LAST UPDATED Nov 14, 2022
When defending APIs against botnet attacks, the goal is to make it too inconvenient and expensive for threat actors to continue their attack while simultaneously buying enough time to fix the application so that it’s no longer vulnerable. This is accomplished by detecting and blocking as many malicious IP addresses as quickly as possible so that threat actors eventually run out and can’t use them against you.
When leveraging a botnet, attackers do everything they can to avoid creating patterns that can be detected. However, analyzing the HTTP request can uncover giveaways – identification markers or data points – that can be correlated to understand the full scope of an attack. By matching multiple data points within an HTTP request, it is possible to detect malicious activity with a high degree of certainty and significantly reduce false positives. APIs allow you to have stronger assumptions of what the machine-to-machine interaction should look like. So, if there is behavior that simply doesn’t make any sense or you detect OWASP Top 10 threats like SQL injection or attempts to exploit known vulnerabilities, then it can be simply blocked.
Tracking and interrogating to identify bots
When it’s unclear whether activity is malicious, then a multi-disciplined approach is needed. Real-time behavioral profiling looks at large volumes of contextual data, monitoring every request live from every user to characterize their behavior and map their intent. By seeing more transactions, the system can recognize a broader pattern much faster and automatically craft a complex behavioral signature to block the attack in real time. In addition to behavioral profiling, advanced threat engagement techniques, such as IP fingerprinting, interrogation, and tarpitting, help shed light on the “user’s” intent.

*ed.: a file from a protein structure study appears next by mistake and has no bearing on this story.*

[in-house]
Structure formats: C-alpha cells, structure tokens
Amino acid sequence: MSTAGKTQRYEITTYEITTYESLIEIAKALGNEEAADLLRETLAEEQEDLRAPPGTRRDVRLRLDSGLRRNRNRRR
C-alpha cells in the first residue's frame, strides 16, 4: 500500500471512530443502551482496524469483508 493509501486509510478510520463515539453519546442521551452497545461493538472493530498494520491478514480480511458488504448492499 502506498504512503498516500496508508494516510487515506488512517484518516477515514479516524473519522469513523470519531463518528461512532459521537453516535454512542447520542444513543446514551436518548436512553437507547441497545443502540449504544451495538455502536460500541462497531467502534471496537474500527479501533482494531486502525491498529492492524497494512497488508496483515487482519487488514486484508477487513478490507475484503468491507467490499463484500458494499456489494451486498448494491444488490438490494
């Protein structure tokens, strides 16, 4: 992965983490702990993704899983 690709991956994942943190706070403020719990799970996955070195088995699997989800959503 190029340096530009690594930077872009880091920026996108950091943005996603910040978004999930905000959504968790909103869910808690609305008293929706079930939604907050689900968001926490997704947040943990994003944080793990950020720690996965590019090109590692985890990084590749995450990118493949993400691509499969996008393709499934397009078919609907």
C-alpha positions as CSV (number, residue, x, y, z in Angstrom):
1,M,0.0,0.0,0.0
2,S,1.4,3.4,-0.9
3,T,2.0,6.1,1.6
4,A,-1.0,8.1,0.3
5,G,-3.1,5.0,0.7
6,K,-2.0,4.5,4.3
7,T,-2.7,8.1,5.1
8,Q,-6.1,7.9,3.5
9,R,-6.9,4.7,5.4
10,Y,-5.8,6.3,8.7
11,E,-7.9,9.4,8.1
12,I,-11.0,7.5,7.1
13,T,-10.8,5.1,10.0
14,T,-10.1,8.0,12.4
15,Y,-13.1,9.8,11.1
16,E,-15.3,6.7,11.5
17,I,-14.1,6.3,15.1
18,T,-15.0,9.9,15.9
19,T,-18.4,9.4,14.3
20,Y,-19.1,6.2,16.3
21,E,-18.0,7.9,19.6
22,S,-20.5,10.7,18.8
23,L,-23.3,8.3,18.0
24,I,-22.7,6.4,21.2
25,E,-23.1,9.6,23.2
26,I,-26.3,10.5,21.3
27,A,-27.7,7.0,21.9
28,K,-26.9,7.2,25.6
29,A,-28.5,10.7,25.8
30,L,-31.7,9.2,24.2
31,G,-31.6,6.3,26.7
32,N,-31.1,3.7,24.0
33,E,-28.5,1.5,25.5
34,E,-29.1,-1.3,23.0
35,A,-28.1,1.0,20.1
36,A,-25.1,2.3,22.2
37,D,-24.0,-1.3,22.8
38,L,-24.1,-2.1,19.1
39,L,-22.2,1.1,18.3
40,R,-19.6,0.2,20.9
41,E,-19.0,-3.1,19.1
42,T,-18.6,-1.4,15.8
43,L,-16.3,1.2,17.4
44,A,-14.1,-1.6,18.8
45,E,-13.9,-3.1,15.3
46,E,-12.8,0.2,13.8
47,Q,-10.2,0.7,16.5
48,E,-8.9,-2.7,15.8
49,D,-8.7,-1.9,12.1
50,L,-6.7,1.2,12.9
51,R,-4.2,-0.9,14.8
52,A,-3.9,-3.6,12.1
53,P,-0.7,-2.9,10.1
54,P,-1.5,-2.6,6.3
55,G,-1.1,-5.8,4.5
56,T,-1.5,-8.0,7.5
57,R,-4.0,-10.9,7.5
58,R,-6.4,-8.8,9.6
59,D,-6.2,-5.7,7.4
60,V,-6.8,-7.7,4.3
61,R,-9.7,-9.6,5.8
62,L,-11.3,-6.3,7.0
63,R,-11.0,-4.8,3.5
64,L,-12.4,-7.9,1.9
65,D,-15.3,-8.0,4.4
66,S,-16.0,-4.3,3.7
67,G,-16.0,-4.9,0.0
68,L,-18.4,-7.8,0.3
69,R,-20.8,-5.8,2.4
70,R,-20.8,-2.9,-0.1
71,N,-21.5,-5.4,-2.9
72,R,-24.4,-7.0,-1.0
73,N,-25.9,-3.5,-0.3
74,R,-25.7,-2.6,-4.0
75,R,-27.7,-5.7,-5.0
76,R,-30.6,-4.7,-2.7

Organizations also need DDoS protection to help shoulder some of the burden of the infrastructural load as well as access to experts who watch bot activity on a global scale and can help put API activity in perspective.
ThreatX vs. bots
The ThreatX Platform protects APIs from all threats, including bot attacks, DDoS attempts, API abuse, exploitations of known vulnerabilities, and even zero-day attacks. Rather than relying on a single, significantly risky event or a known signature, ThreatX identifies and blocks more threats, more accurately by analyzing behavior from multiple vantage points. In this way, ThreatX can correlate several behaviors back to one attacker and identify behavior that is suspicious but wouldn’t be flagged by other security solutions.
ThreatX scans all inbound API traffic in real time. When it recognizes attacker behavior indicative of an API attack, ThreatX flags and watches that user. This real-time monitoring enables ThreatX to execute advanced threat engagement techniques, such as IP fingerprinting, interrogation, and tarpitting. When a series of user interactions indicate a certain risk threshold has been met, ThreatX blocks the user in real time.
Modern threats, modern solutions
Ten years ago, a vulnerability in a web application may have never been discovered by an attacker who had to manually test each and every path in search of a way in. The same can’t be said for an API. Botnets allow attackers to work faster and more effectively, distributing and automating the attack across hundreds of thousands of individual bots. If there is a vulnerable API, a threat actor will find and exploit it – unless you can stop them first.
To learn more about bot-based API attacks, watch our recent Live Q&A: Malicious Bots in Modern Threats.
To learn more about how ThreatX can help protect again bot-based attacks, request a demo.